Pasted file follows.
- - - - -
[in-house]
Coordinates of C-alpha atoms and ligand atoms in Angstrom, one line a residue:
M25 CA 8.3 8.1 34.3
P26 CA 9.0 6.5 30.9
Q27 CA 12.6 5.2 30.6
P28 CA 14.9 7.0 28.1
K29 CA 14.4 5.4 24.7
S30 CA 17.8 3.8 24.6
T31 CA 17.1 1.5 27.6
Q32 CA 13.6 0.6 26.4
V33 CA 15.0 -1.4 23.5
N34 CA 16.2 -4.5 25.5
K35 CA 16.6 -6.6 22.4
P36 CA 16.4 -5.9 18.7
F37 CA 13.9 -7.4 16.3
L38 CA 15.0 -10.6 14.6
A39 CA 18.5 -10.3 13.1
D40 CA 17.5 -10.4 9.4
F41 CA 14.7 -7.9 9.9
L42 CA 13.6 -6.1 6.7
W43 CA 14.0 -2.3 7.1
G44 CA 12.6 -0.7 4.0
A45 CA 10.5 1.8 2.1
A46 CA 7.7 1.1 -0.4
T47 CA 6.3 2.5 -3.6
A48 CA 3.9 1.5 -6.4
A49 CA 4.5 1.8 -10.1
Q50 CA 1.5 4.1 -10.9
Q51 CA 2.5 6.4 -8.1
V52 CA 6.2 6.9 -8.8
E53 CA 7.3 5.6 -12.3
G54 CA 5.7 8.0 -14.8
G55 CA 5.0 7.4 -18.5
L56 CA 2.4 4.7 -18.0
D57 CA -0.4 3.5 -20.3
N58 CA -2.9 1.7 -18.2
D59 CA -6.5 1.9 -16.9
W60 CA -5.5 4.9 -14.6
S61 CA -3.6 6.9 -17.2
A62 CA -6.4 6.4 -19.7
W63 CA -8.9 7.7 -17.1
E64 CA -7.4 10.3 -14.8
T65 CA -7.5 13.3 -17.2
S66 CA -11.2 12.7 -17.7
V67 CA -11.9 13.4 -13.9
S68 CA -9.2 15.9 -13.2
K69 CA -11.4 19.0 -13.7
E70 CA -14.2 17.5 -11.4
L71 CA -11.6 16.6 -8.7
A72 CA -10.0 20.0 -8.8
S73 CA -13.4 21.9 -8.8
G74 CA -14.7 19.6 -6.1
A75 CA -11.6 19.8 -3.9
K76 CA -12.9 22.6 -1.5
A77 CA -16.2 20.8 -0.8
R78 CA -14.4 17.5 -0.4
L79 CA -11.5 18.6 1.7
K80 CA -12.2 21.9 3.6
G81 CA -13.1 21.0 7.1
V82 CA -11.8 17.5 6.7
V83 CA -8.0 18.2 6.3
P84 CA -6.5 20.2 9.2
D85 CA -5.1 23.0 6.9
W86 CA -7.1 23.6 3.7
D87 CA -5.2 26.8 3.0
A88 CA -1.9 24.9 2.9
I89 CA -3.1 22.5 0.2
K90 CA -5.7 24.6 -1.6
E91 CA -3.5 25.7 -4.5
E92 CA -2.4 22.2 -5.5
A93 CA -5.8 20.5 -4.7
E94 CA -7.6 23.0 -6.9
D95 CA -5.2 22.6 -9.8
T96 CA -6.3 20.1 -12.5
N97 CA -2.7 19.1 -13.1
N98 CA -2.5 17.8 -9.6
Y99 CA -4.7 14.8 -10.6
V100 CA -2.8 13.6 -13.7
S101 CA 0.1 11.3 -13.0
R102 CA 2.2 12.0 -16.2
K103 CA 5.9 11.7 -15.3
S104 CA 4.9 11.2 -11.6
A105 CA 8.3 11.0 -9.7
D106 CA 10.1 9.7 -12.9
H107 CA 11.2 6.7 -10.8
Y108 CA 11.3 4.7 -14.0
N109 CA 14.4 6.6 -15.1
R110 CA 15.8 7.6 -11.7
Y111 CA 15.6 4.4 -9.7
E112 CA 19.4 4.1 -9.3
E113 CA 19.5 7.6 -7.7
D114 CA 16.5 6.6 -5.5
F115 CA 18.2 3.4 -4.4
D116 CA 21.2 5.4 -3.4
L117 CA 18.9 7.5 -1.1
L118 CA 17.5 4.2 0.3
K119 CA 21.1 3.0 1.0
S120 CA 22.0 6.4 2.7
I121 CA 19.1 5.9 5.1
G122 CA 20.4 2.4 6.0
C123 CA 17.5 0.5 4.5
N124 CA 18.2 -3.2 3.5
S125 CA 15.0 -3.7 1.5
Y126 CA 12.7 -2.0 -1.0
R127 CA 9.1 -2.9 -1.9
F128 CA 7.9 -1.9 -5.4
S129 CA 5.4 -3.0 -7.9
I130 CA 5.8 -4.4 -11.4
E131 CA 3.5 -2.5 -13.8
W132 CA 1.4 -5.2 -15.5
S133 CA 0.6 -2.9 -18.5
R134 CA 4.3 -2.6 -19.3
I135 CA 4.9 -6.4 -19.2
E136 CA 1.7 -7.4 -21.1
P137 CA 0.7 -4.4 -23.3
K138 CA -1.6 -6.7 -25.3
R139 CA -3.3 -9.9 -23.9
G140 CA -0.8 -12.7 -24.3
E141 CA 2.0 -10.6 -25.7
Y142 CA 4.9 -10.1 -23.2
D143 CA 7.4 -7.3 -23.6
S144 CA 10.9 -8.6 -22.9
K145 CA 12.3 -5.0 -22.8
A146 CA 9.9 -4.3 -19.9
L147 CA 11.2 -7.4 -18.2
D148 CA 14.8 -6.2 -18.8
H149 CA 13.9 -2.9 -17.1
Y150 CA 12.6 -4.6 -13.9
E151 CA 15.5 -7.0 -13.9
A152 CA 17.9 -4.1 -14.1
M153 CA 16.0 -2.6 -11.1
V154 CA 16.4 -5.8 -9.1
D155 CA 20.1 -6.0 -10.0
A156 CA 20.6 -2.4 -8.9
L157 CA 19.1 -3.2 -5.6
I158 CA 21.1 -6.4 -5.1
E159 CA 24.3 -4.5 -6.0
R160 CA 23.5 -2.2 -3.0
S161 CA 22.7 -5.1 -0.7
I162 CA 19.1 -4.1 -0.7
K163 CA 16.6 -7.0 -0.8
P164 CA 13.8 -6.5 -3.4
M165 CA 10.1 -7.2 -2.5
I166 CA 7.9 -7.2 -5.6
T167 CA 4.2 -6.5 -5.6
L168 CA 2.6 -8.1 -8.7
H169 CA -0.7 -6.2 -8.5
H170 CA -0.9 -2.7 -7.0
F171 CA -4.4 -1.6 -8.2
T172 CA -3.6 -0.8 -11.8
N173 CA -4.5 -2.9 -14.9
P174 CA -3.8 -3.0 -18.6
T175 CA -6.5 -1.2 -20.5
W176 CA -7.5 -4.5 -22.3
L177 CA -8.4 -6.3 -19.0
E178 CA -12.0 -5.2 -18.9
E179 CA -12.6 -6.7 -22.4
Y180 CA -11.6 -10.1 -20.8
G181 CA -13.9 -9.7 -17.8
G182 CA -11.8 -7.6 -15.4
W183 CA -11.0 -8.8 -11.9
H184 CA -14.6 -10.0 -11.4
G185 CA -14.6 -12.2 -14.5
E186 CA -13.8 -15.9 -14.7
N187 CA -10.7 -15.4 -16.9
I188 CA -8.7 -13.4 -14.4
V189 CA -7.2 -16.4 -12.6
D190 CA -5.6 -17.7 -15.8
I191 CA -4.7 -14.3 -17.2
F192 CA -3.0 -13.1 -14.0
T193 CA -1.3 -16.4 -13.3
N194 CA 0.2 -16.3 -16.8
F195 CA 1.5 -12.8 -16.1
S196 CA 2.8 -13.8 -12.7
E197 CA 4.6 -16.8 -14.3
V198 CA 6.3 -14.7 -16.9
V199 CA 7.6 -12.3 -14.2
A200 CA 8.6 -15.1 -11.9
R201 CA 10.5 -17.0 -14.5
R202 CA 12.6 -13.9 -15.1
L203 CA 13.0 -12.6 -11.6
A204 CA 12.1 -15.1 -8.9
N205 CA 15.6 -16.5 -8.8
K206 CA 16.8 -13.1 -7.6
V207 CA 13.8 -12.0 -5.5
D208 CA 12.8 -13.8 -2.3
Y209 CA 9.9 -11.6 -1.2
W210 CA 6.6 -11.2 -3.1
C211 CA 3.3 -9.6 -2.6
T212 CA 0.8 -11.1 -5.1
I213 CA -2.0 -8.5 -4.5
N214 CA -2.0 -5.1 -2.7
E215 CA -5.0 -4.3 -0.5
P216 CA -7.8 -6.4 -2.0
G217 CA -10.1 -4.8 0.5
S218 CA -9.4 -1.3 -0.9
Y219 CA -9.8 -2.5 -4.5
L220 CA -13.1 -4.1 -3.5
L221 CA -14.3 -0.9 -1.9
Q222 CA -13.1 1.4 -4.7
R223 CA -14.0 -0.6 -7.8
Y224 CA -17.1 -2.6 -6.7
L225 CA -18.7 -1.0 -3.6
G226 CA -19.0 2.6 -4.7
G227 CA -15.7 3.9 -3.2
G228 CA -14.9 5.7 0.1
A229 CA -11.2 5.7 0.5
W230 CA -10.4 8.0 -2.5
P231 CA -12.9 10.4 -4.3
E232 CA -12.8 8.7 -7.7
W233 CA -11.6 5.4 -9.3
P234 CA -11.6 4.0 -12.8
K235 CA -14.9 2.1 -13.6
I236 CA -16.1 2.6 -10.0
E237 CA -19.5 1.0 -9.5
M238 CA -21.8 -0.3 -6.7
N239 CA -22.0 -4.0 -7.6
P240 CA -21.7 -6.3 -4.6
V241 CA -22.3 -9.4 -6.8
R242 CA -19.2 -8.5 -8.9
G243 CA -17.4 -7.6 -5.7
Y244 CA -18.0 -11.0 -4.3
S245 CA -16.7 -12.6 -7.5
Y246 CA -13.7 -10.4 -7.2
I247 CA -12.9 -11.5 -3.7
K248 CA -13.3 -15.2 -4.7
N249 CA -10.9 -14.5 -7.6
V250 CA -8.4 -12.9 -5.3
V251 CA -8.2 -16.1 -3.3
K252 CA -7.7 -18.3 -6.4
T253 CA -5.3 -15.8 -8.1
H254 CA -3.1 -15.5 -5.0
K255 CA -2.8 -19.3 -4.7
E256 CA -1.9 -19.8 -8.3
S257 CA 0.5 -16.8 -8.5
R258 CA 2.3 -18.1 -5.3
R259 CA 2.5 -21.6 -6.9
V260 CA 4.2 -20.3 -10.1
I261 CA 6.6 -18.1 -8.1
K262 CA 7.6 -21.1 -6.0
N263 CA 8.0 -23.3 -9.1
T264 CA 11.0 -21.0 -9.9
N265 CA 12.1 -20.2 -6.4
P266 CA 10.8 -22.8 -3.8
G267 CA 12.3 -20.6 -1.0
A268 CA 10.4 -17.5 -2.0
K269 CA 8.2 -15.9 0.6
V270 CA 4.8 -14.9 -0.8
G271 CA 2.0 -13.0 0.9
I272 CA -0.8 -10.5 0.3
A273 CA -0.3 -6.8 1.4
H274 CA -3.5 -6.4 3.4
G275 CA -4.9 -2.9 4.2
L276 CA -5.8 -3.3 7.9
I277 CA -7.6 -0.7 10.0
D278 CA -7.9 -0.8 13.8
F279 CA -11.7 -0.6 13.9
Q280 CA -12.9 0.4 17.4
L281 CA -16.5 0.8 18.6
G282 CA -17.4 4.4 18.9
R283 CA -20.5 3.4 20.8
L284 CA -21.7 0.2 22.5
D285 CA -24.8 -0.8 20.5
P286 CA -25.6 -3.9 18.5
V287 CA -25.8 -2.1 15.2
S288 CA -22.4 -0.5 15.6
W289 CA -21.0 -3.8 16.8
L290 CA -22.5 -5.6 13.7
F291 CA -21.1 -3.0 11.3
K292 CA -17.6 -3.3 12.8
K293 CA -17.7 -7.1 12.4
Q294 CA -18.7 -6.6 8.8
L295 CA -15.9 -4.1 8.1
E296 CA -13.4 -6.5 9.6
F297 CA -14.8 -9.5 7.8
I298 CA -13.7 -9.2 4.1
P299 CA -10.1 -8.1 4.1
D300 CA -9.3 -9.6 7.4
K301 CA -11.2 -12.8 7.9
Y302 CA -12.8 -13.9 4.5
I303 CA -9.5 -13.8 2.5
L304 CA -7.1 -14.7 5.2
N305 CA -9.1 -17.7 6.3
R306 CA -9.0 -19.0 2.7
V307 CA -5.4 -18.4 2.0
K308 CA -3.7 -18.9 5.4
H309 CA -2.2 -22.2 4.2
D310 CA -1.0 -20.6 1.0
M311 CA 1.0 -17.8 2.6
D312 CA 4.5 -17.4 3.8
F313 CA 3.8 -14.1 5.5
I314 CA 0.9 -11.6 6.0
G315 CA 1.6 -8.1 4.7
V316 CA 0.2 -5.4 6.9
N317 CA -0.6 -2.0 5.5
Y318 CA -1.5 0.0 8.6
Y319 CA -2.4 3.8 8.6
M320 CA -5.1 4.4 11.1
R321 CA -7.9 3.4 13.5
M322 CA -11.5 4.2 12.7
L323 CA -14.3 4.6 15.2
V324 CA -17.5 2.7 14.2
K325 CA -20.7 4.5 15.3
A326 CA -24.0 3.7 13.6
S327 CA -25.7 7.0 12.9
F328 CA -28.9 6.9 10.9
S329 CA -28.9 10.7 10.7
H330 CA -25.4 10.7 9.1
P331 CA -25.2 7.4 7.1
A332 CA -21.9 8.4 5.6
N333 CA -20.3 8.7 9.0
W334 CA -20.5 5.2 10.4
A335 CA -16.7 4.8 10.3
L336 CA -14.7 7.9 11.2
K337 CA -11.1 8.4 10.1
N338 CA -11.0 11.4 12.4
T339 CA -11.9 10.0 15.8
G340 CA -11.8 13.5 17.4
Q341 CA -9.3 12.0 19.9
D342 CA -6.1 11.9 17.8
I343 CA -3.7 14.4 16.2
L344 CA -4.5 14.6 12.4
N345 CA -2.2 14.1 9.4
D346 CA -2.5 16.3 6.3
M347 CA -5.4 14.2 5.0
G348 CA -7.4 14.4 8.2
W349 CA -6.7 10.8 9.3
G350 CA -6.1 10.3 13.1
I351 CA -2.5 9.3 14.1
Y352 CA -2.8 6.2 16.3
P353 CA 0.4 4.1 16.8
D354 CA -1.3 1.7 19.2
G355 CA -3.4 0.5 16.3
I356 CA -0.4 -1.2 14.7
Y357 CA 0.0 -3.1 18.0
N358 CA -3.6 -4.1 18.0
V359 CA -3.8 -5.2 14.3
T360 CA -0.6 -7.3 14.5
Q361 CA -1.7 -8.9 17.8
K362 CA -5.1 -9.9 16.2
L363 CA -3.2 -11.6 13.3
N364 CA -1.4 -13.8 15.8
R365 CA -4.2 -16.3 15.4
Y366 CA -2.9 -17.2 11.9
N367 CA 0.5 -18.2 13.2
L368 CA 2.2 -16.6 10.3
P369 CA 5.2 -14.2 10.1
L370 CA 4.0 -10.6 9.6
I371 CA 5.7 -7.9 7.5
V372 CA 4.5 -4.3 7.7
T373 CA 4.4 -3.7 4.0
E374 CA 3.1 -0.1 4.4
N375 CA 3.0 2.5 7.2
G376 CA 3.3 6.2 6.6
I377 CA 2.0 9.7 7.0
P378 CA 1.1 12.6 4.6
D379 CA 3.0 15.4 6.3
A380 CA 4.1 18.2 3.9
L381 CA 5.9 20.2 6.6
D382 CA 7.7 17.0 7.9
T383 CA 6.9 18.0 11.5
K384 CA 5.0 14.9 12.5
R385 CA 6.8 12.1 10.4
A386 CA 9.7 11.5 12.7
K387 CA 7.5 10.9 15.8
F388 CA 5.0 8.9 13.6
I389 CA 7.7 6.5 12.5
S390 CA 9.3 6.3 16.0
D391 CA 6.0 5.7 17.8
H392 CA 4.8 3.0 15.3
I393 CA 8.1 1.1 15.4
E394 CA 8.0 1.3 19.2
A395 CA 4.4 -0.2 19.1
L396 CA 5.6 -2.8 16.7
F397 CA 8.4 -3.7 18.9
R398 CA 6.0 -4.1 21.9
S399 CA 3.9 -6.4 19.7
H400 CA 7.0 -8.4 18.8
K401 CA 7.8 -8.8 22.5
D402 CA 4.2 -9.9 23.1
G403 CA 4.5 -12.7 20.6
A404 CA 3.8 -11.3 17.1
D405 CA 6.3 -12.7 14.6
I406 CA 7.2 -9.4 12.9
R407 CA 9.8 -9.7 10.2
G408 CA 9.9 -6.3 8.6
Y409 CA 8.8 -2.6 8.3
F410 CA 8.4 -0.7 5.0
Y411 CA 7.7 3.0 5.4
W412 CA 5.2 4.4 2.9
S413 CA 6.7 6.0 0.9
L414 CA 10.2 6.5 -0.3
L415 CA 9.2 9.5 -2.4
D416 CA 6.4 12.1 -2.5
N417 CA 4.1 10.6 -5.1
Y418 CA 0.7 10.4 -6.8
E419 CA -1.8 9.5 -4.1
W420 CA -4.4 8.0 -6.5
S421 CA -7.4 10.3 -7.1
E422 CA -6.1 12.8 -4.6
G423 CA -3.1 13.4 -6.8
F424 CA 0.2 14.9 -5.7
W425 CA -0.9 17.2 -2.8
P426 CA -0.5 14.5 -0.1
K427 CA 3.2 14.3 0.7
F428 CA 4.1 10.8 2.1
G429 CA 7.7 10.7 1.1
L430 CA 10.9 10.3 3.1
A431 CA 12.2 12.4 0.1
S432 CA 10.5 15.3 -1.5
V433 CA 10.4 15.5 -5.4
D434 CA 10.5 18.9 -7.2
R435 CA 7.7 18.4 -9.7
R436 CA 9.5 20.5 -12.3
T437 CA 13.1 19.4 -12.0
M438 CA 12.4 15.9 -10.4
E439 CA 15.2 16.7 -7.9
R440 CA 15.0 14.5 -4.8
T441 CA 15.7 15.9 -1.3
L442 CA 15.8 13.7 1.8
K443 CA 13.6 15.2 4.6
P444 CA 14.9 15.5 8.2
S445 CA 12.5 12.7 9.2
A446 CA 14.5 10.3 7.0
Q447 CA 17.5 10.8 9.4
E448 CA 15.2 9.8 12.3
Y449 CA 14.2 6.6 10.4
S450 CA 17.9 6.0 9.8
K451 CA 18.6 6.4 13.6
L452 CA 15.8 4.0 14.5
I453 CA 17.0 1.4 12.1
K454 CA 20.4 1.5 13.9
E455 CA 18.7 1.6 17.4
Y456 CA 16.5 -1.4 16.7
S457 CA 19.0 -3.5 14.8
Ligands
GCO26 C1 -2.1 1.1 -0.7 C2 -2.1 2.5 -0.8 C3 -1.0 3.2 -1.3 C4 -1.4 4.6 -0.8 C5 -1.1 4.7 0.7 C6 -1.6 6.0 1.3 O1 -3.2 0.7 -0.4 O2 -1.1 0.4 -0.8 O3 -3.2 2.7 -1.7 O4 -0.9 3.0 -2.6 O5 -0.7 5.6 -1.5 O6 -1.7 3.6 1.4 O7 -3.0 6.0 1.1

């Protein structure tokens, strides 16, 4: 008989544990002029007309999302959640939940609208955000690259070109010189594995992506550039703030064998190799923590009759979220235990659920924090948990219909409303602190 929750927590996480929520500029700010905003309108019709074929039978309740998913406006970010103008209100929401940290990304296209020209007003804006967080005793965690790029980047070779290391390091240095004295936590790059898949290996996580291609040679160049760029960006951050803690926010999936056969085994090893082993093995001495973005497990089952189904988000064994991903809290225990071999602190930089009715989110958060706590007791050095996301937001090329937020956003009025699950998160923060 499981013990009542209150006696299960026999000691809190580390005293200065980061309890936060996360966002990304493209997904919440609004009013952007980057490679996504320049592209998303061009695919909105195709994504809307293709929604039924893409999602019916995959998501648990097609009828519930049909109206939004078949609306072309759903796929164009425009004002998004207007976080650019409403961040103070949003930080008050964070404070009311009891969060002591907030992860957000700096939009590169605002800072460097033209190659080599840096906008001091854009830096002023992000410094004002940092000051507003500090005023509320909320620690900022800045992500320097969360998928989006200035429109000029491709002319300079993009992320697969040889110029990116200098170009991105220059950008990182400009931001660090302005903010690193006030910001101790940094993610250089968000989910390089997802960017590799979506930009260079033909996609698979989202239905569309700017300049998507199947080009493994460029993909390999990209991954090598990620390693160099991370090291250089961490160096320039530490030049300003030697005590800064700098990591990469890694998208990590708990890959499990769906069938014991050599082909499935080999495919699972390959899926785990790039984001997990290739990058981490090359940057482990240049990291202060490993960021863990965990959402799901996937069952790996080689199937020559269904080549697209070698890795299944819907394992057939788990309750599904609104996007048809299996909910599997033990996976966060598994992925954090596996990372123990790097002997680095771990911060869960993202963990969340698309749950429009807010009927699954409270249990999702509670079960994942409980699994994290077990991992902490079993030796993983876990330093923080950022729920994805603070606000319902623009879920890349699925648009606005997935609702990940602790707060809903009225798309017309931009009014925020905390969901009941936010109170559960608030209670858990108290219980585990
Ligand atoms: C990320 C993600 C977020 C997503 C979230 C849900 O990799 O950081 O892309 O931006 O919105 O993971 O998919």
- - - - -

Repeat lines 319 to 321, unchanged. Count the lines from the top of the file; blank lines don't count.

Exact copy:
Q341 CA -9.3 12.0 19.9
D342 CA -6.1 11.9 17.8
I343 CA -3.7 14.4 16.2